Theaster Gates’s Black Chapel, Seven Leslie Speakers and The Organ Man

Theaster Gates Exhibit at The New Museum New York City Features Shedrick Mitchell

Manhattan, New York Jan 27, 2023 ( – Theaster Gates’s Black Chapel, Seven Leslie Speakers, and The Organ Man

Driven by a conscious intent to dive deeper into the mental processes of Theaster Gates, always prepared to stretch beyond reasonable limits, a promenade through the rooms of his current New York City exhibit spanning the entire New Museum, “Theaster Gates: Young Lords and Their Traces,” is a theatrical experience itself, revealing a monumental personal curation of historical symbolism. But beyond the visuals, arose a visceral sound, obscure and familiar, penetrated to its destination – the ear to the heart, the soul, and the spirit.

Elevator doors opening on the top floor debunked the mystery behind the sound. There was no staging of any sort, nor any linking dialogue or explanation of the design, and not a word from the man playing the Hammond organ at the center of the exhibit, only the sound that found our common roots. Seven Leslie speakers decidedly placed high on the adjacent wall delivered the nonverbal communication, clear and powerful, amplifying the treble and the bass of its spiritual spectacle. The organist activated his instrument with an unrecognizable, glacially slow organ melody vibing a hint of ominous ballad or transfigured hymn, mesmerizing unsuspecting congregants. He cycled his session through the filters of soul, jazz, Romantic, Black Baptist choral march, atonalism, Baroque, and Gospel praise, as if to make the point of the foundational heritage.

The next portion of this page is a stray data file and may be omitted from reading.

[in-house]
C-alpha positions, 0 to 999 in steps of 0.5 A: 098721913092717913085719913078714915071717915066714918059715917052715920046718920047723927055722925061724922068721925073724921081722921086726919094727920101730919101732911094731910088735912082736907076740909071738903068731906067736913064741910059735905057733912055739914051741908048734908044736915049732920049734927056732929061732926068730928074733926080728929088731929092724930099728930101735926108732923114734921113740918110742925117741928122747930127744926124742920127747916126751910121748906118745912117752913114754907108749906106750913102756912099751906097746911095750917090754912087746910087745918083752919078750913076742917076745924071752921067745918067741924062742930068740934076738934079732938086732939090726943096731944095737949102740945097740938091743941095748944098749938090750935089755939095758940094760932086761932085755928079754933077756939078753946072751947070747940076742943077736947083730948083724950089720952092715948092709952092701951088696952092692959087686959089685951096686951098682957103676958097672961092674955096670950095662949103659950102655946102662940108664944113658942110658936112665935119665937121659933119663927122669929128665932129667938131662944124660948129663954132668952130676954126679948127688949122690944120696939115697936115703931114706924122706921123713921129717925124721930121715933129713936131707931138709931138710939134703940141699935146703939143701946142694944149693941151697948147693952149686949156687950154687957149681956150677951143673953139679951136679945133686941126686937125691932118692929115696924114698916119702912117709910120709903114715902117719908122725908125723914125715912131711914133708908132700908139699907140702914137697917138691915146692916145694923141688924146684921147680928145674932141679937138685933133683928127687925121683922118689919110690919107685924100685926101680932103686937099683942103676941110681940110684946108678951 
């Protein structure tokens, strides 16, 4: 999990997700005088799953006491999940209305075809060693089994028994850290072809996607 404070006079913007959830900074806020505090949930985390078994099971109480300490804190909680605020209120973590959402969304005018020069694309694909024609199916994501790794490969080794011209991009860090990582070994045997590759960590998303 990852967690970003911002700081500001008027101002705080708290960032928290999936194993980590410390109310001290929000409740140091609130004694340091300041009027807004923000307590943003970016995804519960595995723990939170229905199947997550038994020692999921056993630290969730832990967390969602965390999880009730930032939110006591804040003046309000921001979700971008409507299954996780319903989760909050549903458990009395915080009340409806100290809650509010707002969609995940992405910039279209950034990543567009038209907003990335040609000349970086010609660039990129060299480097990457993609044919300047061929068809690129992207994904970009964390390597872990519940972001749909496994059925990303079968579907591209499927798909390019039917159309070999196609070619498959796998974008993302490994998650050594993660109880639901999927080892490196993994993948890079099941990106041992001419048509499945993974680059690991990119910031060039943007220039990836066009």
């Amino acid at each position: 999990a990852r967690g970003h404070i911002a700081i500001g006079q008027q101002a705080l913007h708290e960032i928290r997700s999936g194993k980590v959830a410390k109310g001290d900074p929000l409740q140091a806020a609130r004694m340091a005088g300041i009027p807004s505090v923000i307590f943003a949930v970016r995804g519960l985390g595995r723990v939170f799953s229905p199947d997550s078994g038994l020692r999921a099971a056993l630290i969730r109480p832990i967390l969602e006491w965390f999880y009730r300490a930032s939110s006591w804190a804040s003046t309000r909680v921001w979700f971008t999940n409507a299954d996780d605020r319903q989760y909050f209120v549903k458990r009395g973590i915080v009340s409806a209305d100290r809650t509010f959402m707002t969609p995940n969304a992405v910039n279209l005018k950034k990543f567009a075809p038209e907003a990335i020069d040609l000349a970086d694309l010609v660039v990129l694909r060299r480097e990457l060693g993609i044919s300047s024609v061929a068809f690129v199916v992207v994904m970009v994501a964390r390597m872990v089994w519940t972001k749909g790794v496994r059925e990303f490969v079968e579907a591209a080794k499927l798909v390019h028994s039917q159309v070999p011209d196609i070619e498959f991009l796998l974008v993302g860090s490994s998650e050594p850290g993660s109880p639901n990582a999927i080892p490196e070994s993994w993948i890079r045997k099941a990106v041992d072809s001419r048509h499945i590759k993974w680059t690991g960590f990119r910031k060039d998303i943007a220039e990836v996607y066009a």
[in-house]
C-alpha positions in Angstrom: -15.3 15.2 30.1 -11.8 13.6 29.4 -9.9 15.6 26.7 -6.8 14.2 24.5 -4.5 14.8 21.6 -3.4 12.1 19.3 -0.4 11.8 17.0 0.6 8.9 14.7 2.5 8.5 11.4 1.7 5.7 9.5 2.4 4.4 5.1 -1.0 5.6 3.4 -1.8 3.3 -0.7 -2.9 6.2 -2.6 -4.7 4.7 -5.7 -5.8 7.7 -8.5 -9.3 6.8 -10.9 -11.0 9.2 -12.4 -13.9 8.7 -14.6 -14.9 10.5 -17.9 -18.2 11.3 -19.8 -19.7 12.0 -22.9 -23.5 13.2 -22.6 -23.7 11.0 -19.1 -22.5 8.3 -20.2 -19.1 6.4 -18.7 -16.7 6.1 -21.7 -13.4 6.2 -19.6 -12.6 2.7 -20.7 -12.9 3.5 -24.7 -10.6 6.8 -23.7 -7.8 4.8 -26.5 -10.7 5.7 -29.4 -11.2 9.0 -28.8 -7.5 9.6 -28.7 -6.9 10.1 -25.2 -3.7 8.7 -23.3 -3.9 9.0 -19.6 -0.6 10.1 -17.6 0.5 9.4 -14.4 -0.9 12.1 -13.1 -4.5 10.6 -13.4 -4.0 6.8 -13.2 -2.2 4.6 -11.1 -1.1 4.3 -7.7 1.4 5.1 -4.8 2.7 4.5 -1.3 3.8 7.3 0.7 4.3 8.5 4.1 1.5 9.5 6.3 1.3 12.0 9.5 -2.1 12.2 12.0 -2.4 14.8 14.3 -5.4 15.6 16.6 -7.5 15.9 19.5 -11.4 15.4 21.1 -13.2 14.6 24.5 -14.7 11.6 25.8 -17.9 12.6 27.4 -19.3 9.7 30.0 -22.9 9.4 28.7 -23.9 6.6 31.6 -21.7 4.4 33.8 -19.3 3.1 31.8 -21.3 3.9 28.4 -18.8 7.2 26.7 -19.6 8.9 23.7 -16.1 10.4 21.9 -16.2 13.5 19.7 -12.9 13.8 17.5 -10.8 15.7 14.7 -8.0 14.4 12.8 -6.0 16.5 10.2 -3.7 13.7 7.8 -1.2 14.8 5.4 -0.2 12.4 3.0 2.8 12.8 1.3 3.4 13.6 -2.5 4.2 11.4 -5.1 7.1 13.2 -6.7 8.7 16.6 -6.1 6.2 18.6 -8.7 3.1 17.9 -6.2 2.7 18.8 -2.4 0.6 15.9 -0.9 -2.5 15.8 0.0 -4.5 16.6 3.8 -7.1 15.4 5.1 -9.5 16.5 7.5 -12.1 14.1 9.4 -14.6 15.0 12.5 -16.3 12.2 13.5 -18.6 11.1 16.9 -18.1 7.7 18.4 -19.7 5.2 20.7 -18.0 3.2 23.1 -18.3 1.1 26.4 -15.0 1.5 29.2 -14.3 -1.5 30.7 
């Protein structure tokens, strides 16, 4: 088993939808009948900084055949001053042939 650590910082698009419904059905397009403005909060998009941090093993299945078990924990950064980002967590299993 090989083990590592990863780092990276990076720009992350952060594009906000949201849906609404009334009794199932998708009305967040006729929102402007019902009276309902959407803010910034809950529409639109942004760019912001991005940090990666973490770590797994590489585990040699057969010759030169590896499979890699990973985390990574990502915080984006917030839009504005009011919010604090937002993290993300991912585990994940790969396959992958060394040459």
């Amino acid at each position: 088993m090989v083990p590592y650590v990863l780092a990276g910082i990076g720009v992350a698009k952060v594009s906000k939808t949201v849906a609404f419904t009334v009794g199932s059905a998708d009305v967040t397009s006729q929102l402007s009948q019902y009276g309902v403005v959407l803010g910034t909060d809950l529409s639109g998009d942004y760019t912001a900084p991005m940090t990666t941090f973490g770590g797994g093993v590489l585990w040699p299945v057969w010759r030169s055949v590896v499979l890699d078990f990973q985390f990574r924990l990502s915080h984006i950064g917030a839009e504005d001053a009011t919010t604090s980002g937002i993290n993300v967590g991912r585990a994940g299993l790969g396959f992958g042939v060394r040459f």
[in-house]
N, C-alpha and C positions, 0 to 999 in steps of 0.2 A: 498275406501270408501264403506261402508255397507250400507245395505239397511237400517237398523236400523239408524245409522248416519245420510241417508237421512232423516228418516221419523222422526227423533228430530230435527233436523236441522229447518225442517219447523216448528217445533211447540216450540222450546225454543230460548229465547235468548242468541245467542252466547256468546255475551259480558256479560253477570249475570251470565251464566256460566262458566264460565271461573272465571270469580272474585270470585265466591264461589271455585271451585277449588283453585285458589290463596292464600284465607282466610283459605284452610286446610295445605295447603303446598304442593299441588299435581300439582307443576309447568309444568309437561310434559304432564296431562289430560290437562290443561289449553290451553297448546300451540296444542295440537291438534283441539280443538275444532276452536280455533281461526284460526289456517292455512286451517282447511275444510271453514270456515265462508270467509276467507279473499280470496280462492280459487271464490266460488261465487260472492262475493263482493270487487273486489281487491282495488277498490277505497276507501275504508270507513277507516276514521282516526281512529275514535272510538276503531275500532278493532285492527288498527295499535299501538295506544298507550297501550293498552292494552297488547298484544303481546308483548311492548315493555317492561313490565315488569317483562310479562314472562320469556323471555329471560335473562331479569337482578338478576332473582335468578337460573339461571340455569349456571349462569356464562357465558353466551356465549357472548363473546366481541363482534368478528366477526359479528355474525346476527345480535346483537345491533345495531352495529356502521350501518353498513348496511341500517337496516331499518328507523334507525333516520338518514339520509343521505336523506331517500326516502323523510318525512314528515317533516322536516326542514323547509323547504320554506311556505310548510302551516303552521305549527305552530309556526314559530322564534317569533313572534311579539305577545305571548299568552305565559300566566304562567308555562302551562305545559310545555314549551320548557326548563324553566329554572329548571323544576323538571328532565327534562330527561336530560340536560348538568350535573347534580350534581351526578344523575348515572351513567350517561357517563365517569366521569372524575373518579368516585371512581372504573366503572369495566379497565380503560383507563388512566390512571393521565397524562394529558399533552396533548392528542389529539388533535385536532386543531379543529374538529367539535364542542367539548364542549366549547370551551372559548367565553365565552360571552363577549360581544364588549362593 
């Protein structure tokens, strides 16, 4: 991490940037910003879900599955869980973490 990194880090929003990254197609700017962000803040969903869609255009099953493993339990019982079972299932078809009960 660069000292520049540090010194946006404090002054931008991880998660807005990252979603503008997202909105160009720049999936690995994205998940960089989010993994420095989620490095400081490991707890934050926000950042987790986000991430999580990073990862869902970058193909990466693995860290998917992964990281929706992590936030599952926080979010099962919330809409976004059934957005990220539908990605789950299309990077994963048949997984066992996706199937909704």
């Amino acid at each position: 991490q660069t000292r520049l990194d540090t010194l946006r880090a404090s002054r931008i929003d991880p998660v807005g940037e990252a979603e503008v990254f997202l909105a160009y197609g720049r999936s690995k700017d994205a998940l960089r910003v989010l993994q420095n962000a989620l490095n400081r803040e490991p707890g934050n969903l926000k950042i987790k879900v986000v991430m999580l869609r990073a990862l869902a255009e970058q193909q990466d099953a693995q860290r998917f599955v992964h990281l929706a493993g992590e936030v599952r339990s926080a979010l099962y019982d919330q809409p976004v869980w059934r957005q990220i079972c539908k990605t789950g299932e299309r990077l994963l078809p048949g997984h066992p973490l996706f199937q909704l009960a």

Theaster Gates’s Young Lords and Their Traces commutes chapel components on the fourth floor with fragments of spiritual symbolism – named “A Heavenly Chord” apparently by the witness of a mother’s prayer closet alternative by the tiles from a bathroom floor in one corner; a salvaged church bell in the other; configurations of church pine adorn sidewalls; a series of Leslie speakers mounted as artwork and in the center the Hammond B3 organ activated by its pied piper Shedrick Mitchell, quickening the space by uncommon assertion behind the 800-pound instrument that ordinarily has never been expressive enough to become art for tourists. Ordinarily.

Shedrick Mitchell was using a familiar instrument, but in an eclectic, much freer, and much more expressive way, flashing some spontaneous complicated rhythms inside popular songs, seamlessly flowing through soul classic “People Make the World Go Round” to a worshipful anthem by Andre Crouch, mesmerizing his audience and entranced himself, by his own rapturous moments. The mysterious intro, later discovered as an original composition by Mitchell called “Meditation” played at the start of each performance to usher him into that space poured into a hymn and in the same spiritual tremor, his soulful erudition, clarity of touch, and rhythmic surety made Gnarls Barkley’s “Crazy” a religious locution by exuberant moments of holding notes while sweeping his hand firmly across the upper register.